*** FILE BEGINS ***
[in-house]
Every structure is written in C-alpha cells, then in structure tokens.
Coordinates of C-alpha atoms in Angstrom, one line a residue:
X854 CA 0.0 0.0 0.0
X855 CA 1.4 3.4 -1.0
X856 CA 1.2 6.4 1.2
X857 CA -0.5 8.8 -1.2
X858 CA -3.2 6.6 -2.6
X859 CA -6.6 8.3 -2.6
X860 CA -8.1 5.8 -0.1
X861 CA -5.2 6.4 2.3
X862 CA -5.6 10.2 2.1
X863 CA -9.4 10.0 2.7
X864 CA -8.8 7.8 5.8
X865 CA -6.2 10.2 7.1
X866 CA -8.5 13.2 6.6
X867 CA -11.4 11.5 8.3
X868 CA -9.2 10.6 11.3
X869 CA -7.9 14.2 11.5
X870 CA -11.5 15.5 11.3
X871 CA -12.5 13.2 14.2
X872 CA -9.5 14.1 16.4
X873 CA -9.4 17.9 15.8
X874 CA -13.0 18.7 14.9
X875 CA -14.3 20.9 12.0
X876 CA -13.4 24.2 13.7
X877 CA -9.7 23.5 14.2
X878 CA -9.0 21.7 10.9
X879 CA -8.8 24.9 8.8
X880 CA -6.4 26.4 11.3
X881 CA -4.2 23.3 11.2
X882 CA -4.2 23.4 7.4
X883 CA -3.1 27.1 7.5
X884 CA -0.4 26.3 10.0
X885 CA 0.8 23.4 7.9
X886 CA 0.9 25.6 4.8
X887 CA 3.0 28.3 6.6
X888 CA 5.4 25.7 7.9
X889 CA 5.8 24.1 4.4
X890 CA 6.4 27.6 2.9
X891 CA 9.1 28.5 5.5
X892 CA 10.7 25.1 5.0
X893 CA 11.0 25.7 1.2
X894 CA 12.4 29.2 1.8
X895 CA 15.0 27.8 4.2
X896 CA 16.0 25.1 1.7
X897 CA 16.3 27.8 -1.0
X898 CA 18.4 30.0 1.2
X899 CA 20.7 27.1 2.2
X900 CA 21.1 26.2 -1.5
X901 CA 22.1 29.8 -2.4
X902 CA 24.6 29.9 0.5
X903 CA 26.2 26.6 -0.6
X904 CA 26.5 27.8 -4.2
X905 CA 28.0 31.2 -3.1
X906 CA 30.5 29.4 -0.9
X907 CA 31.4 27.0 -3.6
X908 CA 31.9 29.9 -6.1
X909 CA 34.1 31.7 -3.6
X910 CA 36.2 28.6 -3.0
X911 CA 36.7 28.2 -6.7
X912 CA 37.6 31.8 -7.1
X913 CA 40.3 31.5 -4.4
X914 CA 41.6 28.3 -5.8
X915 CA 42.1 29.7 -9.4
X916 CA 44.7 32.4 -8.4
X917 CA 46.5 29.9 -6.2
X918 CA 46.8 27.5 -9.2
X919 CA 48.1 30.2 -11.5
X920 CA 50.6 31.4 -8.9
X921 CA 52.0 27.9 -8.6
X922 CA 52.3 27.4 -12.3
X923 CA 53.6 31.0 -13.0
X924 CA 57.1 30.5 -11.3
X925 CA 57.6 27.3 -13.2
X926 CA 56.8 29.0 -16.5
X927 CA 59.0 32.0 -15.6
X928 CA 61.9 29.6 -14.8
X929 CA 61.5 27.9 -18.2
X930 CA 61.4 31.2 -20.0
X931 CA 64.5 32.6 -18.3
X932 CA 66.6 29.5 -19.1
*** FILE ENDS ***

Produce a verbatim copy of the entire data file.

[in-house]
Every structure is written in C-alpha cells, then in structure tokens.
Coordinates of C-alpha atoms in Angstrom, one line a residue:
X854 CA 0.0 0.0 0.0
X855 CA 1.4 3.4 -1.0
X856 CA 1.2 6.4 1.2
X857 CA -0.5 8.8 -1.2
X858 CA -3.2 6.6 -2.6
X859 CA -6.6 8.3 -2.6
X860 CA -8.1 5.8 -0.1
X861 CA -5.2 6.4 2.3
X862 CA -5.6 10.2 2.1
X863 CA -9.4 10.0 2.7
X864 CA -8.8 7.8 5.8
X865 CA -6.2 10.2 7.1
X866 CA -8.5 13.2 6.6
X867 CA -11.4 11.5 8.3
X868 CA -9.2 10.6 11.3
X869 CA -7.9 14.2 11.5
X870 CA -11.5 15.5 11.3
X871 CA -12.5 13.2 14.2
X872 CA -9.5 14.1 16.4
X873 CA -9.4 17.9 15.8
X874 CA -13.0 18.7 14.9
X875 CA -14.3 20.9 12.0
X876 CA -13.4 24.2 13.7
X877 CA -9.7 23.5 14.2
X878 CA -9.0 21.7 10.9
X879 CA -8.8 24.9 8.8
X880 CA -6.4 26.4 11.3
X881 CA -4.2 23.3 11.2
X882 CA -4.2 23.4 7.4
X883 CA -3.1 27.1 7.5
X884 CA -0.4 26.3 10.0
X885 CA 0.8 23.4 7.9
X886 CA 0.9 25.6 4.8
X887 CA 3.0 28.3 6.6
X888 CA 5.4 25.7 7.9
X889 CA 5.8 24.1 4.4
X890 CA 6.4 27.6 2.9
X891 CA 9.1 28.5 5.5
X892 CA 10.7 25.1 5.0
X893 CA 11.0 25.7 1.2
X894 CA 12.4 29.2 1.8
X895 CA 15.0 27.8 4.2
X896 CA 16.0 25.1 1.7
X897 CA 16.3 27.8 -1.0
X898 CA 18.4 30.0 1.2
X899 CA 20.7 27.1 2.2
X900 CA 21.1 26.2 -1.5
X901 CA 22.1 29.8 -2.4
X902 CA 24.6 29.9 0.5
X903 CA 26.2 26.6 -0.6
X904 CA 26.5 27.8 -4.2
X905 CA 28.0 31.2 -3.1
X906 CA 30.5 29.4 -0.9
X907 CA 31.4 27.0 -3.6
X908 CA 31.9 29.9 -6.1
X909 CA 34.1 31.7 -3.6
X910 CA 36.2 28.6 -3.0
X911 CA 36.7 28.2 -6.7
X912 CA 37.6 31.8 -7.1
X913 CA 40.3 31.5 -4.4
X914 CA 41.6 28.3 -5.8
X915 CA 42.1 29.7 -9.4
X916 CA 44.7 32.4 -8.4
X917 CA 46.5 29.9 -6.2
X918 CA 46.8 27.5 -9.2
X919 CA 48.1 30.2 -11.5
X920 CA 50.6 31.4 -8.9
X921 CA 52.0 27.9 -8.6
X922 CA 52.3 27.4 -12.3
X923 CA 53.6 31.0 -13.0
X924 CA 57.1 30.5 -11.3
X925 CA 57.6 27.3 -13.2
X926 CA 56.8 29.0 -16.5
X927 CA 59.0 32.0 -15.6
X928 CA 61.9 29.6 -14.8
X929 CA 61.5 27.9 -18.2
X930 CA 61.4 31.2 -20.0
X931 CA 64.5 32.6 -18.3
X932 CA 66.6 29.5 -19.1